Kinetic Concepts Inc. (NYSE:KCI) is likely to spurn a $6.3 billion offer from rival ConvaTec unless that firm can guarantee financial backing, according to “people familiar with the matter” quoted in the Wall Street Journal.
KCI has already agreed to a $68.50-per-share buyout by private equity player Apax Partners and two Canadian pension funds. ConvaTec’s 11th-hour bid just beat the deadline for KCI’s “go shop” allowance to accept competing offers, which expired just before midnight August 21.
But, although the un-named sources told the Journal that ConvaTec is working to land financing for its bid, thus far the company is armed only with letters from Goldman Sachs Group and Jefferies Group averring that the banks are “highly confident” that ConvaTec will be able to win backers for the deal. KCI hasn’t made its final call yet, the sources added.
Should KCI wind up giving the nod to ConvaTec, Apax would have a three-day window to match or top that offer. If it decides to jilt Apax after that, the decision would cost nearly $52 million in breakup fees. But if KCI ditches the deal for other reasons, the kill fee nearly triples to $155 million.
ConvaTec’s competing bid is worth about 40 billion Swedish krone, or $6.29 billion, according to the Swedish business journal Dagens Industri. ConvaTec is owned by PE firms Nordic Capital and Avista Capital Partners.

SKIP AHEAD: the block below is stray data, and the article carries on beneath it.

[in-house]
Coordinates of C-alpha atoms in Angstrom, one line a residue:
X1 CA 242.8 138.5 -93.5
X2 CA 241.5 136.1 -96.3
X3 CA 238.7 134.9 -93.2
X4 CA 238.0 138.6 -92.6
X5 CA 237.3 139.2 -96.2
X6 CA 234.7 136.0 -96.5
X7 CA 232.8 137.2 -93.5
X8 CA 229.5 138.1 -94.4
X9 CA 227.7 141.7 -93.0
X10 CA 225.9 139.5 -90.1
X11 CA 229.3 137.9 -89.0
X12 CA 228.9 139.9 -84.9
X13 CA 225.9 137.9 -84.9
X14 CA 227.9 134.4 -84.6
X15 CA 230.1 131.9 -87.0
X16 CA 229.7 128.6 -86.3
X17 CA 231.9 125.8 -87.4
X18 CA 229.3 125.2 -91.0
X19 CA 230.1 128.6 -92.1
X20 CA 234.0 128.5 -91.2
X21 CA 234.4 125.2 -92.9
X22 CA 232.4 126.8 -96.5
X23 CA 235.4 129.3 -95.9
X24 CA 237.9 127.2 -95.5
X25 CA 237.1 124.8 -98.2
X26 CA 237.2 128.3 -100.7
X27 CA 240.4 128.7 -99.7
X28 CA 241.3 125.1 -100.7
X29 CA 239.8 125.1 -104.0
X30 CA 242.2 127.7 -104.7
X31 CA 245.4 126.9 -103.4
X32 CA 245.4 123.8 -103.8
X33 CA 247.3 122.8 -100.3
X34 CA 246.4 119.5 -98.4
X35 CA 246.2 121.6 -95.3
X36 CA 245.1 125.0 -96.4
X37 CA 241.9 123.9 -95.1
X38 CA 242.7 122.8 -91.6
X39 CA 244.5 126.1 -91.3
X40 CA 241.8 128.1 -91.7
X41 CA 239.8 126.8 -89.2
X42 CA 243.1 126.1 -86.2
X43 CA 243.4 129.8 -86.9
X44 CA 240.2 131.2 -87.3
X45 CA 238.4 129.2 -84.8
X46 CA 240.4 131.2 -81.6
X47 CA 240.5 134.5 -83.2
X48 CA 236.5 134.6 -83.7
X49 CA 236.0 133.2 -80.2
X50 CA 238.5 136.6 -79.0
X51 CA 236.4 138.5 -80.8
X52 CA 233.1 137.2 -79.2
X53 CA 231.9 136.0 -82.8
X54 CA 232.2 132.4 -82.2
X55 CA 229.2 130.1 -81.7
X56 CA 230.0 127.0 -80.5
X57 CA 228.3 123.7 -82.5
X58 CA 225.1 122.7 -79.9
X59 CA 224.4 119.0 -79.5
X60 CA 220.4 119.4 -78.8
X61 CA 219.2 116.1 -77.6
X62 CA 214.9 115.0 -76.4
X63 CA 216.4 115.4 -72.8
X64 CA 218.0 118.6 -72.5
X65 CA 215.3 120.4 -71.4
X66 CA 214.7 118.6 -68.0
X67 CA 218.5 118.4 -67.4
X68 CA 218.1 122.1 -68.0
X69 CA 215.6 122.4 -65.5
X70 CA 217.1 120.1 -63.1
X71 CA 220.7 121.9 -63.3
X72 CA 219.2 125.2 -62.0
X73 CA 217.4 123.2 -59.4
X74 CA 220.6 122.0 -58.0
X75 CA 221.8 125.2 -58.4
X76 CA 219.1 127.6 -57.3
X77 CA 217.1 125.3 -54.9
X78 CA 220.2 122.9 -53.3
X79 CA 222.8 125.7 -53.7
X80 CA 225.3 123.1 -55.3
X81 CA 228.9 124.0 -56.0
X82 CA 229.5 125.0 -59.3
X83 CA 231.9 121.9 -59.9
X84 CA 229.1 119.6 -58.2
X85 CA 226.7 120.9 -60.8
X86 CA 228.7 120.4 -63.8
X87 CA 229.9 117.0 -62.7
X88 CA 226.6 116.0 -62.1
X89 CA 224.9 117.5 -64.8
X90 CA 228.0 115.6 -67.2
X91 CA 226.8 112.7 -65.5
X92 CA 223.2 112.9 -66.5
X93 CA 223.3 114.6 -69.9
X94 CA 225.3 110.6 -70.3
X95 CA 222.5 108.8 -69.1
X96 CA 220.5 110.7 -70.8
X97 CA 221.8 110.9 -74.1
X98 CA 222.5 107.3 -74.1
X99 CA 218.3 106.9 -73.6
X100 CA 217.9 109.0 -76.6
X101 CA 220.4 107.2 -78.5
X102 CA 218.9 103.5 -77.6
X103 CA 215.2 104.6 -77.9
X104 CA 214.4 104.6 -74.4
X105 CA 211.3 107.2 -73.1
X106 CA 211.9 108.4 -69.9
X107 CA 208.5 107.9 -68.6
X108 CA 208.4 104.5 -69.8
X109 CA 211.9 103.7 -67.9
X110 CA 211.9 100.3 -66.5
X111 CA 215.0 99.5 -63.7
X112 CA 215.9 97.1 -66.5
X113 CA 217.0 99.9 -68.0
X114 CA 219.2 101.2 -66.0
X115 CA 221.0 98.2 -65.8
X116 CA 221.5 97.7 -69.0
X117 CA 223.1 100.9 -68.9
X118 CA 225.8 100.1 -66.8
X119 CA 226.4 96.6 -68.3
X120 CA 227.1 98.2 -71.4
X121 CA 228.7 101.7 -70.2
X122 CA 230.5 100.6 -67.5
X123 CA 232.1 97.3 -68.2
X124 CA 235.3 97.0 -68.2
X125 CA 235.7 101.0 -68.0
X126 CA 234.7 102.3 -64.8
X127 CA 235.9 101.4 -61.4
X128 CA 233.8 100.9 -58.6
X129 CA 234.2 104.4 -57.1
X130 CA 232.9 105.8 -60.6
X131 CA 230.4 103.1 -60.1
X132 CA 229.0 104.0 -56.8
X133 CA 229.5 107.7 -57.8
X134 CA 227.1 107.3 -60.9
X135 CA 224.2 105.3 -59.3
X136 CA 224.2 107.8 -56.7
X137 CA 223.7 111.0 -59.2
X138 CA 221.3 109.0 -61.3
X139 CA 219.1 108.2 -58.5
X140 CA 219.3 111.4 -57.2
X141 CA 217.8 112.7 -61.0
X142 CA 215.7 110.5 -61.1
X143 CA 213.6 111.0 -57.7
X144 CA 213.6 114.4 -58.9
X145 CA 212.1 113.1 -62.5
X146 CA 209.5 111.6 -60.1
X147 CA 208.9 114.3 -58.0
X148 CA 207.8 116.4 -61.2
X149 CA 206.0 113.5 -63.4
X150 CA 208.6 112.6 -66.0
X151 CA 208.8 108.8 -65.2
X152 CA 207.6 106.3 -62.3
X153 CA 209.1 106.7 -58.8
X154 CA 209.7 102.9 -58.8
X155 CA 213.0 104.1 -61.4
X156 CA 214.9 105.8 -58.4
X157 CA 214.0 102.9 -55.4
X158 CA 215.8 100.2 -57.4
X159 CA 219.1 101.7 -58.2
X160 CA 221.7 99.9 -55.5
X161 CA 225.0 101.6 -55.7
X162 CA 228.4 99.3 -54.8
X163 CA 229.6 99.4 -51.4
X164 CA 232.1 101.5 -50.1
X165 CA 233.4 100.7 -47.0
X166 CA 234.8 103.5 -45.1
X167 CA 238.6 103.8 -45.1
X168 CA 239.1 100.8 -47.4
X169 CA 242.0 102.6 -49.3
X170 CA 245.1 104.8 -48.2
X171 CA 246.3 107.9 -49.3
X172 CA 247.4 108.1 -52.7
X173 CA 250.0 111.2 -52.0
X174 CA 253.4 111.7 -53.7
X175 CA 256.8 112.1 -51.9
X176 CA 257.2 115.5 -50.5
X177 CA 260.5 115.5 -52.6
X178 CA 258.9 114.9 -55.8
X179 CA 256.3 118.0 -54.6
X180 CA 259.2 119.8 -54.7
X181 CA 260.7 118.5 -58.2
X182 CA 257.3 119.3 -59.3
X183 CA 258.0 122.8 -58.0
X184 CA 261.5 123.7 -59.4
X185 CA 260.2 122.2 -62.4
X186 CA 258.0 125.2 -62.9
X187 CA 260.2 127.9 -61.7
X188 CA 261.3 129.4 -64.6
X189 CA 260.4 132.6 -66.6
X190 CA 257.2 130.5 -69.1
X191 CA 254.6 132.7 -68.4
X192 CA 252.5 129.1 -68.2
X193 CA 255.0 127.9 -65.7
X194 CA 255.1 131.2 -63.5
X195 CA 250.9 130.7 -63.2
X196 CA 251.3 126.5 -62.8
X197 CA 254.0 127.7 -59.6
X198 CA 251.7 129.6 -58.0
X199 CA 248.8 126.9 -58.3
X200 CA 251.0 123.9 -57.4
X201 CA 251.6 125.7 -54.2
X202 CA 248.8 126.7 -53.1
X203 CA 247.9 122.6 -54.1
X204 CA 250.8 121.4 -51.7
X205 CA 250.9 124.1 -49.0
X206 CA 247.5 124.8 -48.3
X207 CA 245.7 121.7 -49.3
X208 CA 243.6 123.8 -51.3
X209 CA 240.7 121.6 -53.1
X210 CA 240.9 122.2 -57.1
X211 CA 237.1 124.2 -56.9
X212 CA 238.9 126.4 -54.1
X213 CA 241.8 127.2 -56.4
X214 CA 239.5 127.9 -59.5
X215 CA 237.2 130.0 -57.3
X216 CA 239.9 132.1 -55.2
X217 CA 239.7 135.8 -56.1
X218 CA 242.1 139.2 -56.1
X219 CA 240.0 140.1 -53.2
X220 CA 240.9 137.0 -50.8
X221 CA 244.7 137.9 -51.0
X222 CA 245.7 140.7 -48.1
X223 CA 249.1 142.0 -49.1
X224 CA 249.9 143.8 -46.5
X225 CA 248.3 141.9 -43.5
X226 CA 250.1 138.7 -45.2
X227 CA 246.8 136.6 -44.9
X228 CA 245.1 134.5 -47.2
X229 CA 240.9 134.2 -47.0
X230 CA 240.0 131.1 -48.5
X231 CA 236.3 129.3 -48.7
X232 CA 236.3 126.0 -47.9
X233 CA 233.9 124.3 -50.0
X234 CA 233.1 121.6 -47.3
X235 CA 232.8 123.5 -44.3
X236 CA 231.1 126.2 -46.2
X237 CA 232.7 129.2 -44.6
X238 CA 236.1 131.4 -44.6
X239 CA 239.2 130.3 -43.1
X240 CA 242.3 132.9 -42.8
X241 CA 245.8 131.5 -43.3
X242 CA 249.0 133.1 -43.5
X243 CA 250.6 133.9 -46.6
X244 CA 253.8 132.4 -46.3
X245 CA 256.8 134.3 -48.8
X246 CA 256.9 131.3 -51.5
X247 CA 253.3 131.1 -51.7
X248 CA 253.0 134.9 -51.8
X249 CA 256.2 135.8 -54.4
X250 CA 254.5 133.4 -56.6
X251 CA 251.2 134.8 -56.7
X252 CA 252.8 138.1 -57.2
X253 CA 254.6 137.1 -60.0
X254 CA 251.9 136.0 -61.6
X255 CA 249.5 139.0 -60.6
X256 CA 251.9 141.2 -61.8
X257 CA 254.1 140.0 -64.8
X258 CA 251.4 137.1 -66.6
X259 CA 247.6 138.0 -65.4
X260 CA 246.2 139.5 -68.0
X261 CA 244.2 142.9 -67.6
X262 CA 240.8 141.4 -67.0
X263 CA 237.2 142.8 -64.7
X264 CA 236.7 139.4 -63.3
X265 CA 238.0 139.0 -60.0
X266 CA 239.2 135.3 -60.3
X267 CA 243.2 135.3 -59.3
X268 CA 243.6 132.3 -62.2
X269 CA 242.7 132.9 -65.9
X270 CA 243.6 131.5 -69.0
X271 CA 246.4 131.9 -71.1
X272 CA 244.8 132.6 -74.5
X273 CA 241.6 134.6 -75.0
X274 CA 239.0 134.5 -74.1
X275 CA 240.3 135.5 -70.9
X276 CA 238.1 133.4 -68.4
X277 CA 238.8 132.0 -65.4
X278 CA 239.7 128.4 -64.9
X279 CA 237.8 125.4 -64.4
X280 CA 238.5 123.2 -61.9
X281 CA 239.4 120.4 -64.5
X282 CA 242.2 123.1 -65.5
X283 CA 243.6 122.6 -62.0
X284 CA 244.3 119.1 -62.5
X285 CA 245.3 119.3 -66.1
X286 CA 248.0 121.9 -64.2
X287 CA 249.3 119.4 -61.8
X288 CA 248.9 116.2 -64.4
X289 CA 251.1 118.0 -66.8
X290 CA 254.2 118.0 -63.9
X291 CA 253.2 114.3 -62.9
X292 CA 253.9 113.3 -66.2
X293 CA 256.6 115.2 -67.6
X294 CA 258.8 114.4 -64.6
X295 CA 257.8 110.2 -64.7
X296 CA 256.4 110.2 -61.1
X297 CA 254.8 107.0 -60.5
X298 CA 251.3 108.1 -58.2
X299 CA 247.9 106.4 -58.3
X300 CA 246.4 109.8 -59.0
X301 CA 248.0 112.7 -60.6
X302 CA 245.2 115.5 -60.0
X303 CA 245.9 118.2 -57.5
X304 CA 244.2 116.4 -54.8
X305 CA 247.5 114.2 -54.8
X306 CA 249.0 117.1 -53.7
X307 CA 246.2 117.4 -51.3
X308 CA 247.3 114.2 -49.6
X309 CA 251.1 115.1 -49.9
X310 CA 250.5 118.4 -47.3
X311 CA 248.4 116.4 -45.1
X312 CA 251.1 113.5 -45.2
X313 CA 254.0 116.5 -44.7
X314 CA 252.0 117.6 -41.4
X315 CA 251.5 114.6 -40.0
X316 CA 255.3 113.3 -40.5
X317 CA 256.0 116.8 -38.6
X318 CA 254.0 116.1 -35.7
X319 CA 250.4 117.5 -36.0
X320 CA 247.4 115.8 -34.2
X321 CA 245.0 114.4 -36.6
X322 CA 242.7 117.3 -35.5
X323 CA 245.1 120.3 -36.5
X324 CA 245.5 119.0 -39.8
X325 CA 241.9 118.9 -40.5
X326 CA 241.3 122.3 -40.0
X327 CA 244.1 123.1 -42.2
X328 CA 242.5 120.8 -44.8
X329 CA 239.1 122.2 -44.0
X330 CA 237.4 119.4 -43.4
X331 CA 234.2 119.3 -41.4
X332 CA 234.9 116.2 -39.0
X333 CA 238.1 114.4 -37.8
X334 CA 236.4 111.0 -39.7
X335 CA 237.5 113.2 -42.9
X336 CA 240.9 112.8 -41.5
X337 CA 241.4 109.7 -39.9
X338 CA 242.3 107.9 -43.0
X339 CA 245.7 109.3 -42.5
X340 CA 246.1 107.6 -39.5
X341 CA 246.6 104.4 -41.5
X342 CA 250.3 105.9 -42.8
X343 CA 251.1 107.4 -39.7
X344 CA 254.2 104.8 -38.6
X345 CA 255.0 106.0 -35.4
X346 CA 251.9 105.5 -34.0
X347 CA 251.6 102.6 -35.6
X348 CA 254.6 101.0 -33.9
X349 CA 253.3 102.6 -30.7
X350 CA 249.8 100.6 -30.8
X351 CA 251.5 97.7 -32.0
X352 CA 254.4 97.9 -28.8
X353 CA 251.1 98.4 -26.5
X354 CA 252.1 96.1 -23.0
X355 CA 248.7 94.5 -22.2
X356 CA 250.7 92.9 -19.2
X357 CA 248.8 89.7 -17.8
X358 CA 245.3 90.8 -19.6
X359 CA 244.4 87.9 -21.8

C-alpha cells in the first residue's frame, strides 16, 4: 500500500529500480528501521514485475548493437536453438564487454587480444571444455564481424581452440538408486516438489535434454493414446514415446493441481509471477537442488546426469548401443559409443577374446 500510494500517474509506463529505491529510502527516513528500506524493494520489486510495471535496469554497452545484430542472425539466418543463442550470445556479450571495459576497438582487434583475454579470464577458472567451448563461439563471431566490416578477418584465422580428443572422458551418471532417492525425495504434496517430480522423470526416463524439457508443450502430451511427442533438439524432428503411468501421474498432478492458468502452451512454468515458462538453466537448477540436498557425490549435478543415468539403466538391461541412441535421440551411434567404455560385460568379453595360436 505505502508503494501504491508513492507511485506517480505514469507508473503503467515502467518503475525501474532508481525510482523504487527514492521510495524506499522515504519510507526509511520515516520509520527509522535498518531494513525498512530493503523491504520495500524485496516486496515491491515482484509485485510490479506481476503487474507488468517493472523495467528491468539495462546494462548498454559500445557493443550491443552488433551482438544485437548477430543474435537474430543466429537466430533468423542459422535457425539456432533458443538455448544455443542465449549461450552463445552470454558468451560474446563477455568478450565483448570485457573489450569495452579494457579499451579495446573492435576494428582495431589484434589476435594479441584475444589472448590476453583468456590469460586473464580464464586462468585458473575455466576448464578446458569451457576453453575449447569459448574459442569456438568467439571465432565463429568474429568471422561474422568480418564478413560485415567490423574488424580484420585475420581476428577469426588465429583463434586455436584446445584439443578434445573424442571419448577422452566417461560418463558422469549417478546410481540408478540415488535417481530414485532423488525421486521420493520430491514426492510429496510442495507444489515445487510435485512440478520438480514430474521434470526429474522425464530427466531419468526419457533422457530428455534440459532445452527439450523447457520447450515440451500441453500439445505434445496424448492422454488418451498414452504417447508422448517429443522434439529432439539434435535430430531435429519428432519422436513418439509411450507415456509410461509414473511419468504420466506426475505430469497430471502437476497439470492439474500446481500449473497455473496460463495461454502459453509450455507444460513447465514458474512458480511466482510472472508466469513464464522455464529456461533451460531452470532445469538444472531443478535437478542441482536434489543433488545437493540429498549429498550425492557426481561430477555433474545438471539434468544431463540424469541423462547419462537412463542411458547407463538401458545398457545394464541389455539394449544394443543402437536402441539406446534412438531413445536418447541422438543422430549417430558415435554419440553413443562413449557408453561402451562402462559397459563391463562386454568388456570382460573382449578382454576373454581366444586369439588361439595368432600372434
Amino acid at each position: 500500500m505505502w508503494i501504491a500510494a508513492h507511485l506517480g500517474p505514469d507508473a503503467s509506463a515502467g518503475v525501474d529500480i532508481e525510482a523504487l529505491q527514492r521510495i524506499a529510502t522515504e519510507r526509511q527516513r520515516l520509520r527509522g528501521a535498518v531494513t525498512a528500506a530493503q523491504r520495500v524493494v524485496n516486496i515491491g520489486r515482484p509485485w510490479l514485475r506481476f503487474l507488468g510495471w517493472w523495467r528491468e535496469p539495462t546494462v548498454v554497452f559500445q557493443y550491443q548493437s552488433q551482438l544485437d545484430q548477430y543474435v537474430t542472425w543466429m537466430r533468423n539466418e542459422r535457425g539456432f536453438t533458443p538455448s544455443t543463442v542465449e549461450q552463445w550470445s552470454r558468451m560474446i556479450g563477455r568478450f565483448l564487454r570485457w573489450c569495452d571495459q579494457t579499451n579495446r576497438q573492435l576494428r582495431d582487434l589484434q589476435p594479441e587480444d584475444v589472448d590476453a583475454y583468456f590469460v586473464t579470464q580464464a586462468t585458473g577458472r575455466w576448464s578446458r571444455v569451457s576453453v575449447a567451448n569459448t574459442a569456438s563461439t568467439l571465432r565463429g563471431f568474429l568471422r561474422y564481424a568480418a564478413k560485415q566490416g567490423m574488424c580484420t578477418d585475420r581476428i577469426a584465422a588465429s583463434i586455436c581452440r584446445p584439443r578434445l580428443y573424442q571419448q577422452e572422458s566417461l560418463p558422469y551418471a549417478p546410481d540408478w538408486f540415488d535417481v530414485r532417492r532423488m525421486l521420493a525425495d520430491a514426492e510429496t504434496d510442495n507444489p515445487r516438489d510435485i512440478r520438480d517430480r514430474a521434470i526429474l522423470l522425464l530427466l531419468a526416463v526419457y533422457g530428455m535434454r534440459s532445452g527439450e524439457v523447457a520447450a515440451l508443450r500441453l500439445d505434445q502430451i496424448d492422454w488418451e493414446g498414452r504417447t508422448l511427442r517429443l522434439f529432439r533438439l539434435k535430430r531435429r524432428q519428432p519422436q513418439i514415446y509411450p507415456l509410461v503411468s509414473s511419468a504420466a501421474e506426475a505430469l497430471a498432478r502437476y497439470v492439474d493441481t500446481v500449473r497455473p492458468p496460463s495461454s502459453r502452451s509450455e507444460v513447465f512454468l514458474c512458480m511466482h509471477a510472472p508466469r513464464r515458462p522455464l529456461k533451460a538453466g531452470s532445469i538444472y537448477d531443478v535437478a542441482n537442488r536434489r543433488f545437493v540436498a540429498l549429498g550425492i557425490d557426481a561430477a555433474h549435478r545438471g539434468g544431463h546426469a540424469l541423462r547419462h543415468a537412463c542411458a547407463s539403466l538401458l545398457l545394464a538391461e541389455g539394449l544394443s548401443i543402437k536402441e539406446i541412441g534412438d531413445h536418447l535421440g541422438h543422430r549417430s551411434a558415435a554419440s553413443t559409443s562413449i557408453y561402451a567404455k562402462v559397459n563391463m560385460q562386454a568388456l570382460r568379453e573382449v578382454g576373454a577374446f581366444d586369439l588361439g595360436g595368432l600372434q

Apax and its partners from north of the border agreed July 12 to buy KCI for a 6 percent premium over its closing price that day. The London-based PE firm and its partners plan to finance the buyout with about $5 billion in debt, backed by lenders Bank of America Corp., Credit Suisse Group AG and Morgan Stanley.
Avista had been mulling a joint bid for KCI with Bain Capital LLC before Bain pulled out of the talks. The Boston-based PE titan withdrew over concerns about obtaining financing and about the price of the deal.
Despite leveraged buyout costs reaching a year-long high, the days of the LBO might be back – the Apax deal would be the largest such deal since before the fall of Lehman Brothers sent the global economy into a tailspin in September 2008 (Nordic and Avista bought ConvaTec from Bristol-Myers Squibb Co. for $4.1 billion that year).